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ОбложкаLukas H.L Computational thermodynamics: the Calphad method / H.Lukas, S.G.Fries, B.Sundman. - Cambridge: Cambridge University Press, 2007. - x, 313 p.: ill. - Ref.: p.299-306. - Ind.: p.307-313. - ISBN 978-0-521-86811-2
Шифр: (И/К2-L96) 02
 

Место хранения: 02 | Отделение ГПНТБ СО РАН | Новосибирск

Оглавление / Contents
 
 
   Preface ..................................................... ix

1  Introduction ................................................. 1
   1.1  Computational thermodynamics ............................ 1
   1.2  The past and present, the Calphad technique ............. 3
   1.3  The future development of databases and software
        applications ............................................ 4
   1.4  The structure of the book ............................... 5
   
2  Basis ........................................................ 7
   2.1  Thermodynamics .......................................... 7
   2.2  Crystallography ........................................ 17
   2.3  Equilibrium calculations ............................... 23
   2.4  Optimization methods ................................... 42
   2.5  Final remarks .......................................... 45
   
3  First principles and thermodynamic properties ............... 47
   3.1  The density-functional theory (DFT) and its
        approximations ......................................... 48
   3.2  The DFT results at 0К .................................. 50
   3.3  Going to higher temperatures, adding the statistics .... 53
   3.4  Final remarks .......................................... 57
   
4  Experimental data used for the optimization ................. 58
   4.1  Thermodynamic data ..................................... 58
   4.2  Binary phase-diagram data .............................. 68
   4.3  Ternary phase-diagram data ............................. 72
   4.4  Multicomponent and other types of experimental data .... 75
   4.5  X-ray and neutron diffraction .......................... 76
   4.6  Mössbauer spectroscopy and perturbed angular-
        correlation measurements ............................... 76
   4.7  Final remarks .......................................... 76
   
5  Models for the Gibbs energy ................................. 79
   5.1  The general form of the Gibbs-energy model ............. 80
   5.2  Phases with fixed composition .......................... 81
   5.3  Variables for composition dependence ................... 87
   5.4  Modeling particular physical phenomena ................. 91
   5.5  Models for the Gibbs energy of solutions ............... 94
   5.6  Models for the excess Gibbs energy .................... 103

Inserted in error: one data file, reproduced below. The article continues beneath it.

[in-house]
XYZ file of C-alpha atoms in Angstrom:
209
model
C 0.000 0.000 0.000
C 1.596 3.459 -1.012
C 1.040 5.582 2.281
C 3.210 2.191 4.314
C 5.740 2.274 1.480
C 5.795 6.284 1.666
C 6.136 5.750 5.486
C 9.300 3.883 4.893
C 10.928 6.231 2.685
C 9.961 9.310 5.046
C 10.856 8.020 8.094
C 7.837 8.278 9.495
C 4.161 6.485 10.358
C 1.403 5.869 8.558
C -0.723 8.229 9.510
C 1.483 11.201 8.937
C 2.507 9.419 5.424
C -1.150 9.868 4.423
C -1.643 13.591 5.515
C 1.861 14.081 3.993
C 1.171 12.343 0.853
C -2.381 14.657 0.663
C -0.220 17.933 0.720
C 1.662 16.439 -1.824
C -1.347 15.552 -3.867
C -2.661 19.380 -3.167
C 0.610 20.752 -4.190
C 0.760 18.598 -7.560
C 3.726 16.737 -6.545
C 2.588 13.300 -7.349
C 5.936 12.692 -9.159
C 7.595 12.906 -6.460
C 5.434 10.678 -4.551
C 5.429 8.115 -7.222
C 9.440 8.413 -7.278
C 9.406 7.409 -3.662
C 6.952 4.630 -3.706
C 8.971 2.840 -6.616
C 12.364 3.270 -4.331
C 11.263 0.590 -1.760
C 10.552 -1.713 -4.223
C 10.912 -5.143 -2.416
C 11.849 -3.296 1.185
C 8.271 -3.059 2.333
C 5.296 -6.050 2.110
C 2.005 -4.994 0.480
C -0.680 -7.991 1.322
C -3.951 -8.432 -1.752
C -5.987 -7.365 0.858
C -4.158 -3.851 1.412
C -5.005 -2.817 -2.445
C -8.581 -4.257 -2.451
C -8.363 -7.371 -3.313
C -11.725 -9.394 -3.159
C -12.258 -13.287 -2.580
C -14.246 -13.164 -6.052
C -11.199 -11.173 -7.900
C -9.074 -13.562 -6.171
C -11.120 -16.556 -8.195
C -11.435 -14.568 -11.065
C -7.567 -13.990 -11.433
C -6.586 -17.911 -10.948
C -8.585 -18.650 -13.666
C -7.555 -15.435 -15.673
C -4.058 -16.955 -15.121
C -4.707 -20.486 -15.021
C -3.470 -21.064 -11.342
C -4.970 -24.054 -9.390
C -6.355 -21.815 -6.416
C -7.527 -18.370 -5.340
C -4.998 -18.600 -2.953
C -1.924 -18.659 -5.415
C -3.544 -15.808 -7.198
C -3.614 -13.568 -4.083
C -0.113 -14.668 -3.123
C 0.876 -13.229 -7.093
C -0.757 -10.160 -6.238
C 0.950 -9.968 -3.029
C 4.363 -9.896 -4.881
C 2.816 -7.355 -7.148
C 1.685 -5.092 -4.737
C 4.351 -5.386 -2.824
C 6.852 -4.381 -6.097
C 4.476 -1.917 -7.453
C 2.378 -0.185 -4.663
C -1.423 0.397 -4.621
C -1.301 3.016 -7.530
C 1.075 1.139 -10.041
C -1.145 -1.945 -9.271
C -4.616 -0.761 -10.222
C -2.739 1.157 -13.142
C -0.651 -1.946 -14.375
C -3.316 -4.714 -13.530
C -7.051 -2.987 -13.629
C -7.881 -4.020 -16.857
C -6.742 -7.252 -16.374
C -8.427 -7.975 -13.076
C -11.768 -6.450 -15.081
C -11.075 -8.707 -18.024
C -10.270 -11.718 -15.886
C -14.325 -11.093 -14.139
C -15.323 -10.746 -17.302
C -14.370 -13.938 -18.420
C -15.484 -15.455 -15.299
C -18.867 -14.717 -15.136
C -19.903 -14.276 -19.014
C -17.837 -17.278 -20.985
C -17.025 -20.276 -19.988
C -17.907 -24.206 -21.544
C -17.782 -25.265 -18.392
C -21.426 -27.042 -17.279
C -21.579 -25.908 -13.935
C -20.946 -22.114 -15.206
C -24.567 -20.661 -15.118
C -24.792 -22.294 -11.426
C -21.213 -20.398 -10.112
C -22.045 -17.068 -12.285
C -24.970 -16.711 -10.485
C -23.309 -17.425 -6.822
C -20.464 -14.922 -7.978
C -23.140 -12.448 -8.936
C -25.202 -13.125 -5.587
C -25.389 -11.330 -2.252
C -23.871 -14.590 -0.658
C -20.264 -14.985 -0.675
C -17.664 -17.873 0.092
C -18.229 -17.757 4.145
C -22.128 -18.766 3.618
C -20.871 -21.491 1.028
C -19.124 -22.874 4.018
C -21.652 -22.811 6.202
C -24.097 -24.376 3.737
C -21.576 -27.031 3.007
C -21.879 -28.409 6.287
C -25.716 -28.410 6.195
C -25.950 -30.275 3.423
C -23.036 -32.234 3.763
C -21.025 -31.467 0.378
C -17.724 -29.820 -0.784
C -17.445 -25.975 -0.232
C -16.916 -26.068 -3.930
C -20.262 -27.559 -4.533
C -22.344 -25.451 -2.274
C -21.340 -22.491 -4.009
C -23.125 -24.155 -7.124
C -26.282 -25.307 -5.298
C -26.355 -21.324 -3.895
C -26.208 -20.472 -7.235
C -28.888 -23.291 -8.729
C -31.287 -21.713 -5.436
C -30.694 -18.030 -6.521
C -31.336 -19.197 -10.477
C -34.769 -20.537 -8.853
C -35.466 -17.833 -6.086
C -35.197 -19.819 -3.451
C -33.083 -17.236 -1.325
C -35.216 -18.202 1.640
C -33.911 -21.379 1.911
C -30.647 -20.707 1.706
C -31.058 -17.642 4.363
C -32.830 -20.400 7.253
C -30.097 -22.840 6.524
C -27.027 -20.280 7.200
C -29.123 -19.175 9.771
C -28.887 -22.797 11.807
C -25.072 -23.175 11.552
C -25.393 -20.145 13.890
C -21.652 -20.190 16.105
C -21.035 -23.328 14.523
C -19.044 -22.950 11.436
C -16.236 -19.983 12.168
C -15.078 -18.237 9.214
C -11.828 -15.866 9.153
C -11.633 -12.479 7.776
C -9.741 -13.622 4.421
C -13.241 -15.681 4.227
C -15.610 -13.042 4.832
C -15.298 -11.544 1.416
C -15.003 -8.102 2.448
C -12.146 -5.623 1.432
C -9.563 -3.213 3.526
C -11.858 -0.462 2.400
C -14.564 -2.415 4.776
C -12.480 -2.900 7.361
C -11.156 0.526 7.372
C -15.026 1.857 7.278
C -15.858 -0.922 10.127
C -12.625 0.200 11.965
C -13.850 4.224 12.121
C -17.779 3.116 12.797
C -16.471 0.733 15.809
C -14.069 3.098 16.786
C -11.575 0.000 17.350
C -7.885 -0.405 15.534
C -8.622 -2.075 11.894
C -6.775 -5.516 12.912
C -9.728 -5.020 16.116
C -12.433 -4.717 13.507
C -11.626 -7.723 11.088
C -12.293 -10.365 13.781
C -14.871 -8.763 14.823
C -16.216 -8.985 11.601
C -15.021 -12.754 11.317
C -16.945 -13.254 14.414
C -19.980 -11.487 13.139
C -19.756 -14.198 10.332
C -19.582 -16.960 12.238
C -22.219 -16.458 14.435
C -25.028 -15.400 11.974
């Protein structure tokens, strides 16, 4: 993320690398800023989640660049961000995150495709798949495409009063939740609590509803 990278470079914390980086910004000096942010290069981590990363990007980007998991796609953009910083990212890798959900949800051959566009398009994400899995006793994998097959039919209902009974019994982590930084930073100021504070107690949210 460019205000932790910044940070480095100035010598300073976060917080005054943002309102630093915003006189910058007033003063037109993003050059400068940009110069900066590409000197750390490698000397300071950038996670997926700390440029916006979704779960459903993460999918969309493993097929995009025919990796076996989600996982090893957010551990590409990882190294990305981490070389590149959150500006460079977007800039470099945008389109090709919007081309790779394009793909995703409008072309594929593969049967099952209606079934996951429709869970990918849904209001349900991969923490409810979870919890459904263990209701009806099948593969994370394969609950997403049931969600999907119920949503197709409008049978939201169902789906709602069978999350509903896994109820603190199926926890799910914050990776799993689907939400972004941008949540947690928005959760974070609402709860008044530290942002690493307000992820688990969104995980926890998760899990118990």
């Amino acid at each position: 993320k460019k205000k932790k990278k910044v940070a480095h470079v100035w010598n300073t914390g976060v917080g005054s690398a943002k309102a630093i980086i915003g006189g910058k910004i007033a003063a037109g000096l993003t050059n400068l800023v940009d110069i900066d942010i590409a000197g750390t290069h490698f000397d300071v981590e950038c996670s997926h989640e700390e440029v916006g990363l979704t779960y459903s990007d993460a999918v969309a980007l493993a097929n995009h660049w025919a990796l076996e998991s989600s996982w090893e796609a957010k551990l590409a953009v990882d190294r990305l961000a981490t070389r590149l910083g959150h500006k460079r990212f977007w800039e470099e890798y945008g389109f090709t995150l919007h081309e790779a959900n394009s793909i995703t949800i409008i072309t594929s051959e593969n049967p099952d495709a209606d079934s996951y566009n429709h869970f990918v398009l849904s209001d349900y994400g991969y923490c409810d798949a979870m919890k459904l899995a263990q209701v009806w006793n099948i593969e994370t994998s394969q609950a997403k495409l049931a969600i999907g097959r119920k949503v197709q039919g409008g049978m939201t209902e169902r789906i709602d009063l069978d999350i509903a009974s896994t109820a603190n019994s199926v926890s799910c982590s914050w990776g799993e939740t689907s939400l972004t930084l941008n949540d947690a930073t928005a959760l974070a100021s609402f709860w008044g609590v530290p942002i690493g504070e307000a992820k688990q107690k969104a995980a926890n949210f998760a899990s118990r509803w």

5.7  Modeling using additional constituents ................ 114
   5.8  Modeling using sublattices ............................ 122
   5.9  Models for liquids .................................... 146
   5.10  Chemical reactions and thermodynamic models .......... 155
   5.11  Final remarks ........................................ 157
   
6  Assessment methodology ..................................... 161
   6.1  Starting the assessment ............................... 161
   6.2  Modeling the Gibbs energy for each phase .............. 167
   6.3  Determining adjustable parameters ..................... 192
   6.4  Decisions to be made during the assessment ............ 195
   6.5  Checking results of an optimization ................... 198
   6.6  Publishing an assessed system ......................... 200
   6.7  How the experts do assessment ......................... 200
   
7  Optimization tools ......................................... 203
   7.1  Common features ....................................... 203
   7.2  How to use BINGSS ..................................... 206
   7.3  The PARROT module of Thermo-Calc ...................... 219
   7.4  Final remarks ......................................... 240
   
8  Creating thermodynamic databases ........................... 243
   8.1  Unary data ............................................ 244
   8.2  Model compatibility ................................... 244
   8.3  Experimental databases ................................ 245
   8.4  Naming of phases ...................................... 246
   8.5  From assessments to databases ......................... 249
   8.6  Database management and updating ...................... 252
   8.7  Existing thermodynamic databases ...................... 253
   8.8  Mobility databases .................................... 253
   8.9  Nano-materials ........................................ 254
   8.10 Examples using databases .............................. 256
   
9  Case  studies .............................................. 264
   9.1  A complete assessment of the Cu-Mg system ............. 264
   9.2  Checking metastable diagrams: the Ag-Al system ........ 274
   9.3  The Re-W a phase refit using first-principles data .... 276
   9.4  A complete binary system: Ca-Mg ....................... 279
   9.5  Modeling the γ-γ' phases: the Al-Ni system ............ 285
   9.6  Assessment of a ternary oxide system .................. 287
   9.7  Some notes on a ternary assessment, the Cr-Fe-Ni 
        system ................................................ 293
   
   Appendix - websites ........................................ 297
   References ................................................. 299
   Index ...................................................... 307

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